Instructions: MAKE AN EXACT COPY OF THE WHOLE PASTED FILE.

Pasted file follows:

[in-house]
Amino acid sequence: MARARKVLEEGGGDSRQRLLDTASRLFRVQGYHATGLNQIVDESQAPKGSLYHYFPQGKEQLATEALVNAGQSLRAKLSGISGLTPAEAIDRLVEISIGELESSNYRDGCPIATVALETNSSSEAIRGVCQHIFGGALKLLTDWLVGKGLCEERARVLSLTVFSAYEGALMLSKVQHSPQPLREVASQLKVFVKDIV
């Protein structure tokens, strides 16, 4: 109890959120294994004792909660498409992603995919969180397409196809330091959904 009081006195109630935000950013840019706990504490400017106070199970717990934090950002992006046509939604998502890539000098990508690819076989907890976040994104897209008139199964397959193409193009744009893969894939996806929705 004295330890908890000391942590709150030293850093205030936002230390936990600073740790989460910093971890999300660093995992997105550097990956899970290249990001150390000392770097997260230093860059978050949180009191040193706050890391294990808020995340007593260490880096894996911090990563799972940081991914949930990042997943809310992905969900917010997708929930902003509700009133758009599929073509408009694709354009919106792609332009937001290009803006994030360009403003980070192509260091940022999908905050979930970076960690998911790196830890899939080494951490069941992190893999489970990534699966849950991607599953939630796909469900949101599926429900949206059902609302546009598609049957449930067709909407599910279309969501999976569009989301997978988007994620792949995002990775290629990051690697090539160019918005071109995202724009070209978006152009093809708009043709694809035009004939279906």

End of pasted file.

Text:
[in-house]
Amino acid sequence: MARARKVLEEGGGDSRQRLLDTASRLFRVQGYHATGLNQIVDESQAPKGSLYHYFPQGKEQLATEALVNAGQSLRAKLSGISGLTPAEAIDRLVEISIGELESSNYRDGCPIATVALETNSSSEAIRGVCQHIFGGALKLLTDWLVGKGLCEERARVLSLTVFSAYEGALMLSKVQHSPQPLREVASQLKVFVKDIV
């Protein structure tokens, strides 16, 4: 109890959120294994004792909660498409992603995919969180397409196809330091959904 009081006195109630935000950013840019706990504490400017106070199970717990934090950002992006046509939604998502890539000098990508690819076989907890976040994104897209008139199964397959193409193009744009893969894939996806929705 004295330890908890000391942590709150030293850093205030936002230390936990600073740790989460910093971890999300660093995992997105550097990956899970290249990001150390000392770097997260230093860059978050949180009191040193706050890391294990808020995340007593260490880096894996911090990563799972940081991914949930990042997943809310992905969900917010997708929930902003509700009133758009599929073509408009694709354009919106792609332009937001290009803006994030360009403003980070192509260091940022999908905050979930970076960690998911790196830890899939080494951490069941992190893999489970990534699966849950991607599953939630796909469900949101599926429900949206059902609302546009598609049957449930067709909407599910279309969501999976569009989301997978988007994620792949995002990775290629990051690697090539160019918005071109995202724009070209978006152009093809708009043709694809035009004939279906």